The article by the police commander who warns that cops might just decide that remaining on the job isn’t worth the abuse attracted a lot of readers very quickly. That’s a good sign; so are the results of the poll so far, in which over 90% have voted that either the warning ought to be taken seriously, or that his reaction is rational under the circumstances.
Don’t ask me about the two votes for not having any police. Maybe ex-anarchist commenter Fattymoon dropped by with a friend.
Here is Alicia (aka La Sylphide) ‘s very personal Comment of the Day on the post, “A Cop’s Lament…and Threat (Plus A Poll)“:
I know that what I offer here is anecdotal (and therefore criticized by some).
What this officer writes breaks my heart. I know my ex (a retired police sergeant) very well. We were married 24 years. I know his heart. I know the work he did. I know the programs he created and implemented starting from a place of nothing. I know the fellow police families we hung with and I know their hearts; the work they did, the neighborhoods they worked so hard with which to build trust, the tears they shed over lives they couldn’t save, the elderly they comforted, the bikes they fixed because the chain had come off, the calm they restored in the ER when bad news was delivered. This is my experience having been a police wife.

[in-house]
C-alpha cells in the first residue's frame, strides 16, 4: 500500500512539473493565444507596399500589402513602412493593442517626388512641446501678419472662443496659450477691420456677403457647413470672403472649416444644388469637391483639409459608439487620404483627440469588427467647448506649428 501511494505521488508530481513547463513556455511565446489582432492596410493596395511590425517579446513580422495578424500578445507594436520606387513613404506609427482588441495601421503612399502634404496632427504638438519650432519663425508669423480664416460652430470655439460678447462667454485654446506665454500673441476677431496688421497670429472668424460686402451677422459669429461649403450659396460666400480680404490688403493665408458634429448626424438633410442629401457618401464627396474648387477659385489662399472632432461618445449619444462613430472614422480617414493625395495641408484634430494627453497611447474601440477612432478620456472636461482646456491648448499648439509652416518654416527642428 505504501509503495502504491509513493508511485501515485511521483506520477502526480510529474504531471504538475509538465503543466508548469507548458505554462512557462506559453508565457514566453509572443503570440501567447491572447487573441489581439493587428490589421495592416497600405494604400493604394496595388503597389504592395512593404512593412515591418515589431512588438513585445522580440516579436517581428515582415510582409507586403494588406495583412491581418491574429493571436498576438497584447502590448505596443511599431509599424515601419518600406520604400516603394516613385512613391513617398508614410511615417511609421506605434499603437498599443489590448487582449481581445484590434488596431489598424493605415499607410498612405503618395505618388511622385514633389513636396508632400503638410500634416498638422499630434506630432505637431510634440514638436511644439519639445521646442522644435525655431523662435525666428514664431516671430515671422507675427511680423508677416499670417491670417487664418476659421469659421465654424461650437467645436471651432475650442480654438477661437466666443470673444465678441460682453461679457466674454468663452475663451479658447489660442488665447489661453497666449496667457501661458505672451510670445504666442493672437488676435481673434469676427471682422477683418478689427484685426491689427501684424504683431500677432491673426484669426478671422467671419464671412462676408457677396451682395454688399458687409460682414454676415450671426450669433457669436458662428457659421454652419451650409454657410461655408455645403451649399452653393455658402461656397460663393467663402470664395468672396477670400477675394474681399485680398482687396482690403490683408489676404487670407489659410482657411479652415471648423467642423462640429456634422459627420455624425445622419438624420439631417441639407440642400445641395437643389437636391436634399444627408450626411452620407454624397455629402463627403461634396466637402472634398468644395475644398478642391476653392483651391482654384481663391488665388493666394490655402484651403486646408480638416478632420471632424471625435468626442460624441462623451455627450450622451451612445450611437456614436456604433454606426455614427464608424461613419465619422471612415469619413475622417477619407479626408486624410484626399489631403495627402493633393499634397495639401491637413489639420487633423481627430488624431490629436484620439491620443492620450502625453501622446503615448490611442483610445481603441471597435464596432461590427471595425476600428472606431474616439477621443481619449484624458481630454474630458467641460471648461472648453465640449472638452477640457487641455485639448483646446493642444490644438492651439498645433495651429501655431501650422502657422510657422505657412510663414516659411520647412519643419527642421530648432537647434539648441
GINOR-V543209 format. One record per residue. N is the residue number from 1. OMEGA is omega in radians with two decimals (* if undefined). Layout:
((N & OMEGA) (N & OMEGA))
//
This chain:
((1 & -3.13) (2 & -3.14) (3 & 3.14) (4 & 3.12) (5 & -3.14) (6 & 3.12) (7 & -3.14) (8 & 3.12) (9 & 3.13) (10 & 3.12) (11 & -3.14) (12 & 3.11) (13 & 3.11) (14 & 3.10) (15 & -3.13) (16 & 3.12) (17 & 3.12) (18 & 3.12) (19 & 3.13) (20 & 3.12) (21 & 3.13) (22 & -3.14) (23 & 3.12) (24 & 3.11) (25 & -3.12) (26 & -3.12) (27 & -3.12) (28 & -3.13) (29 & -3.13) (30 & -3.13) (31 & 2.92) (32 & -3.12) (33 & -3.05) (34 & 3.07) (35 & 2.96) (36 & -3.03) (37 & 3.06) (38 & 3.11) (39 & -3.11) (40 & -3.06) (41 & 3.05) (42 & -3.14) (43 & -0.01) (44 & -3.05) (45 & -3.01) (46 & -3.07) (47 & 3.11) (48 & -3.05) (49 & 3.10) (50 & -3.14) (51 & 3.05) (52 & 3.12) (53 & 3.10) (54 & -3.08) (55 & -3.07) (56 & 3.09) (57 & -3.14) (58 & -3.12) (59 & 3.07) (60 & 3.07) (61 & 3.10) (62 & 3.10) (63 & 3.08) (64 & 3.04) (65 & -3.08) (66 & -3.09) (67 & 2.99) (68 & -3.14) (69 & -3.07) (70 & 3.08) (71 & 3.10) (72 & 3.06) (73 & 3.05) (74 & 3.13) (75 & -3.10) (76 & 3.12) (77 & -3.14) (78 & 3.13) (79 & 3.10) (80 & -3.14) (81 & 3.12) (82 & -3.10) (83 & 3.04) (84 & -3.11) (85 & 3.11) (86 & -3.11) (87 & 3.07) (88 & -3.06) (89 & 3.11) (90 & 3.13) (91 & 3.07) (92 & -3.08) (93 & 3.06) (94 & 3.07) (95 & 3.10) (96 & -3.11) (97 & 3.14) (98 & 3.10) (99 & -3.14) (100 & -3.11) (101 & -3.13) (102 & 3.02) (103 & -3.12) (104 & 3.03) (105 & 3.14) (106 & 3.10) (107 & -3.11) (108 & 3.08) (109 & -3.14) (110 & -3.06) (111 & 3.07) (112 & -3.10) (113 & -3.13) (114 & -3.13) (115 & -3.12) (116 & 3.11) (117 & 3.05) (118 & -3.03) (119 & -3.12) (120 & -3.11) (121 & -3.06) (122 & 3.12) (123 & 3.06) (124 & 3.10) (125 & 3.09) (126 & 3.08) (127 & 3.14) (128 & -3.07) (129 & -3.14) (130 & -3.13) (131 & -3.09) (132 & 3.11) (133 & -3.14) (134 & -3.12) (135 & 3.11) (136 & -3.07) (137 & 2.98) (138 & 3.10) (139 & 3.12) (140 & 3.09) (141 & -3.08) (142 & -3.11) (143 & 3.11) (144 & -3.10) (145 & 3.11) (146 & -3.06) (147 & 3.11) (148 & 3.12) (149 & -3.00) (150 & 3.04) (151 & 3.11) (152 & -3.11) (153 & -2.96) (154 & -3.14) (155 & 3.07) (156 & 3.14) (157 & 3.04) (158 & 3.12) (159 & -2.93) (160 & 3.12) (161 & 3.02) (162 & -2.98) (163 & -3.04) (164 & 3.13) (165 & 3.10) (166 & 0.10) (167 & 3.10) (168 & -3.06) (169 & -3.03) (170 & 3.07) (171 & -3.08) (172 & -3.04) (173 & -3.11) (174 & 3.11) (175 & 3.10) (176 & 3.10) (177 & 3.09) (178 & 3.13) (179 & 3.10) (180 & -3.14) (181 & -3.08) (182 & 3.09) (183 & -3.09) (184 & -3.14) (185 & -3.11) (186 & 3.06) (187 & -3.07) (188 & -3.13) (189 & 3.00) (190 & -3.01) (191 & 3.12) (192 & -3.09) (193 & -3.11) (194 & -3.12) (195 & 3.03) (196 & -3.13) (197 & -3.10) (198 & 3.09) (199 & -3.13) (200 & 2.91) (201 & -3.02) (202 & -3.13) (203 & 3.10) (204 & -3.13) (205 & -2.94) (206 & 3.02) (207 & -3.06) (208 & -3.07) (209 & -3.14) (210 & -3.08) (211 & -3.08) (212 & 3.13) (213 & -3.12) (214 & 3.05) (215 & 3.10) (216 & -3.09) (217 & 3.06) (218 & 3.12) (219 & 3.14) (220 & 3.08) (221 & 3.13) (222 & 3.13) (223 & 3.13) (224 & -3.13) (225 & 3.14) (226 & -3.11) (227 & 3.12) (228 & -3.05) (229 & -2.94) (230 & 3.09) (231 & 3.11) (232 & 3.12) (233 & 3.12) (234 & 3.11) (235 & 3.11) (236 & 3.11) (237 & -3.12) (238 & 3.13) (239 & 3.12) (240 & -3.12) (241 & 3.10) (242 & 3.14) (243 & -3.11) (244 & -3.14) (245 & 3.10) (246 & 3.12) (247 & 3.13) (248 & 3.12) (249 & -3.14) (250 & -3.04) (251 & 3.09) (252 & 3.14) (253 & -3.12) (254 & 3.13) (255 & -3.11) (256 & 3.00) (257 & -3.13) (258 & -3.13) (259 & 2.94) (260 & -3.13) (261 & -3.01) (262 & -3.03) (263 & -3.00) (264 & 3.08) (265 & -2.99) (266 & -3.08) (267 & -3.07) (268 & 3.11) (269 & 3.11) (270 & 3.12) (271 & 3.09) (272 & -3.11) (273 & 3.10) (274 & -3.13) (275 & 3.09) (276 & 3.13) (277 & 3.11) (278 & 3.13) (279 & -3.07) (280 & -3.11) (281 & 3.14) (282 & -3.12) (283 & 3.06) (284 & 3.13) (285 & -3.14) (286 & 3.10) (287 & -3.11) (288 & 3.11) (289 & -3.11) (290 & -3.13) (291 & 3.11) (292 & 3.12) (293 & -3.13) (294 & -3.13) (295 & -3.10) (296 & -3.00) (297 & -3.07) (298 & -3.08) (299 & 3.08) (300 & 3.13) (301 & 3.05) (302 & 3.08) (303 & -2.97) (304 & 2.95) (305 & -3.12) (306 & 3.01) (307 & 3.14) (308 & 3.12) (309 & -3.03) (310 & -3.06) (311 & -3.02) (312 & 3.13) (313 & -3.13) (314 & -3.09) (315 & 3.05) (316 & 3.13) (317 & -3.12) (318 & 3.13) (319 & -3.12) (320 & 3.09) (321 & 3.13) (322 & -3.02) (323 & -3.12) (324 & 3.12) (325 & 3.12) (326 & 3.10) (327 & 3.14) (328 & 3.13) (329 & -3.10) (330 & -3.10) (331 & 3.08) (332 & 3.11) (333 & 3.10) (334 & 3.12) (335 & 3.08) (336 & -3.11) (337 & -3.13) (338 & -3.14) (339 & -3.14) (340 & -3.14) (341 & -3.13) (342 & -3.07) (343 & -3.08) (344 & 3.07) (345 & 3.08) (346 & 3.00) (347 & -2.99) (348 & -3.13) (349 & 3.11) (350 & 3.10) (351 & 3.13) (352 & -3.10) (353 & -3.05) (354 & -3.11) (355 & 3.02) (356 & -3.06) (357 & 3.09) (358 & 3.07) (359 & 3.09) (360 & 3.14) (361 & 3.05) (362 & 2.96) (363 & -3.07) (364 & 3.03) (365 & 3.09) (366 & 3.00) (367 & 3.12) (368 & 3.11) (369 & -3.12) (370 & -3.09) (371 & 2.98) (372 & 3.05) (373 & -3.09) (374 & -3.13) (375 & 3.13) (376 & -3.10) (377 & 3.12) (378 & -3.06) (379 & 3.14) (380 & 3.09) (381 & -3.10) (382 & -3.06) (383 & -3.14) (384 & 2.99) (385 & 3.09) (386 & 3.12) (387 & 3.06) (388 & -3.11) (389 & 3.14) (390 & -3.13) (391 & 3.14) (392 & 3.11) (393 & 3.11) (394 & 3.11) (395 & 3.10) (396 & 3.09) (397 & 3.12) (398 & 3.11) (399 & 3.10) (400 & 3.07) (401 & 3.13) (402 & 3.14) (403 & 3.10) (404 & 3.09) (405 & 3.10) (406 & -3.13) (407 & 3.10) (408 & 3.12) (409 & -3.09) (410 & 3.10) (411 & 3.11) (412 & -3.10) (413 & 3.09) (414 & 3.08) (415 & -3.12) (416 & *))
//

I also work as an actress in crisis intervention training; helping departments train their officers in how to handle members of the community who are in the midst of a mental health crisis. I see their faces when they look into my eyes while I rant and rave and cuss them out. I see their faces when they look to their fellow officers for help because they so desperately want to make the situation right. They want to learn, they want to be better, they want to be there for their community.
Are some officers cut from a different cloth? Yes – and for both good and bad. One night, my husband told me he was going to be late. There was a sniper on a roof top taking shots at civilians on the street. He came home later that evening to tell me that one of the SWAT guys had taken out the sniper. Shot from a building across the way, the sniper was found dead on the hotel floor, a cigarette still smoldering in his mouth. There was a part of me that was mortified. How could the SWAT guy calmly ride the elevator in the building across the parking lot, fully outfitted in SWAT gear, ready to take aim, knowing full well what he had to do? He knew he was about to take a life. How does one do that?!? How?? I’m not made from that cloth. But this officer was. And thank God.
Not too long after taking out a deadly threat, I’m sure that officer was back on the street helping a six year old with his bike because the chain had come off. (And before some people come in here and tell me it’s sentimentalism, I watched just a thing happen.)